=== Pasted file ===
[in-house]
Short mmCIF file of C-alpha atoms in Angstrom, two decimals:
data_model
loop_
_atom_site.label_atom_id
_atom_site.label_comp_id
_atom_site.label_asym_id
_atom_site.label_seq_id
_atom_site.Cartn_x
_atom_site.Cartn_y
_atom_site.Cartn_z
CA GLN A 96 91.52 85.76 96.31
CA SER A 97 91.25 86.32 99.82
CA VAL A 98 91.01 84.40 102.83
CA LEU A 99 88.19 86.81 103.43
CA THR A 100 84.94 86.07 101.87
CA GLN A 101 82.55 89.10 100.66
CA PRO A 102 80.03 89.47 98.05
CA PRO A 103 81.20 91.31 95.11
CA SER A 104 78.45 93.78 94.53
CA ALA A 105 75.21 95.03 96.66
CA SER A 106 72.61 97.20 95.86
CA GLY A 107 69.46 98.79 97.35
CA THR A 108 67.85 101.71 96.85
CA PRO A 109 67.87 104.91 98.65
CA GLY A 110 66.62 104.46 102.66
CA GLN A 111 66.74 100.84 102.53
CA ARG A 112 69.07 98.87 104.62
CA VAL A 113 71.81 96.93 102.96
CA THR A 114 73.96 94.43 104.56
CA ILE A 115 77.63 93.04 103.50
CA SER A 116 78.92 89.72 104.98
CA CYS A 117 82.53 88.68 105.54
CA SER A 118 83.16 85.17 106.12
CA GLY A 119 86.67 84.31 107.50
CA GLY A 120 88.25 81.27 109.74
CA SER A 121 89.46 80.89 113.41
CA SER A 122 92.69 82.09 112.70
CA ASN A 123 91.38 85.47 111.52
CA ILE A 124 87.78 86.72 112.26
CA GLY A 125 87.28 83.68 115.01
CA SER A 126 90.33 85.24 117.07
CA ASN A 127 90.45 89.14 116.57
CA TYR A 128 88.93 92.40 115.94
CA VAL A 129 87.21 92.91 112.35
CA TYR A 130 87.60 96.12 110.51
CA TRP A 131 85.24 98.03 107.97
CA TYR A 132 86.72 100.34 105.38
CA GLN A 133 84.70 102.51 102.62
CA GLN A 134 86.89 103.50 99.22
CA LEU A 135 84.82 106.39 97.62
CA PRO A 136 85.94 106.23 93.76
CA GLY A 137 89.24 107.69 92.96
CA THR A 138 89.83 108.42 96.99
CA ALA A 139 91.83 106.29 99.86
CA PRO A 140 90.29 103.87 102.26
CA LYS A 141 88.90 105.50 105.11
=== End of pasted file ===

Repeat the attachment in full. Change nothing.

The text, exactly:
[in-house]
Short mmCIF file of C-alpha atoms in Angstrom, two decimals:
data_model
loop_
_atom_site.label_atom_id
_atom_site.label_comp_id
_atom_site.label_asym_id
_atom_site.label_seq_id
_atom_site.Cartn_x
_atom_site.Cartn_y
_atom_site.Cartn_z
CA GLN A 96 91.52 85.76 96.31
CA SER A 97 91.25 86.32 99.82
CA VAL A 98 91.01 84.40 102.83
CA LEU A 99 88.19 86.81 103.43
CA THR A 100 84.94 86.07 101.87
CA GLN A 101 82.55 89.10 100.66
CA PRO A 102 80.03 89.47 98.05
CA PRO A 103 81.20 91.31 95.11
CA SER A 104 78.45 93.78 94.53
CA ALA A 105 75.21 95.03 96.66
CA SER A 106 72.61 97.20 95.86
CA GLY A 107 69.46 98.79 97.35
CA THR A 108 67.85 101.71 96.85
CA PRO A 109 67.87 104.91 98.65
CA GLY A 110 66.62 104.46 102.66
CA GLN A 111 66.74 100.84 102.53
CA ARG A 112 69.07 98.87 104.62
CA VAL A 113 71.81 96.93 102.96
CA THR A 114 73.96 94.43 104.56
CA ILE A 115 77.63 93.04 103.50
CA SER A 116 78.92 89.72 104.98
CA CYS A 117 82.53 88.68 105.54
CA SER A 118 83.16 85.17 106.12
CA GLY A 119 86.67 84.31 107.50
CA GLY A 120 88.25 81.27 109.74
CA SER A 121 89.46 80.89 113.41
CA SER A 122 92.69 82.09 112.70
CA ASN A 123 91.38 85.47 111.52
CA ILE A 124 87.78 86.72 112.26
CA GLY A 125 87.28 83.68 115.01
CA SER A 126 90.33 85.24 117.07
CA ASN A 127 90.45 89.14 116.57
CA TYR A 128 88.93 92.40 115.94
CA VAL A 129 87.21 92.91 112.35
CA TYR A 130 87.60 96.12 110.51
CA TRP A 131 85.24 98.03 107.97
CA TYR A 132 86.72 100.34 105.38
CA GLN A 133 84.70 102.51 102.62
CA GLN A 134 86.89 103.50 99.22
CA LEU A 135 84.82 106.39 97.62
CA PRO A 136 85.94 106.23 93.76
CA GLY A 137 89.24 107.69 92.96
CA THR A 138 89.83 108.42 96.99
CA ALA A 139 91.83 106.29 99.86
CA PRO A 140 90.29 103.87 102.26
CA LYS A 141 88.90 105.50 105.11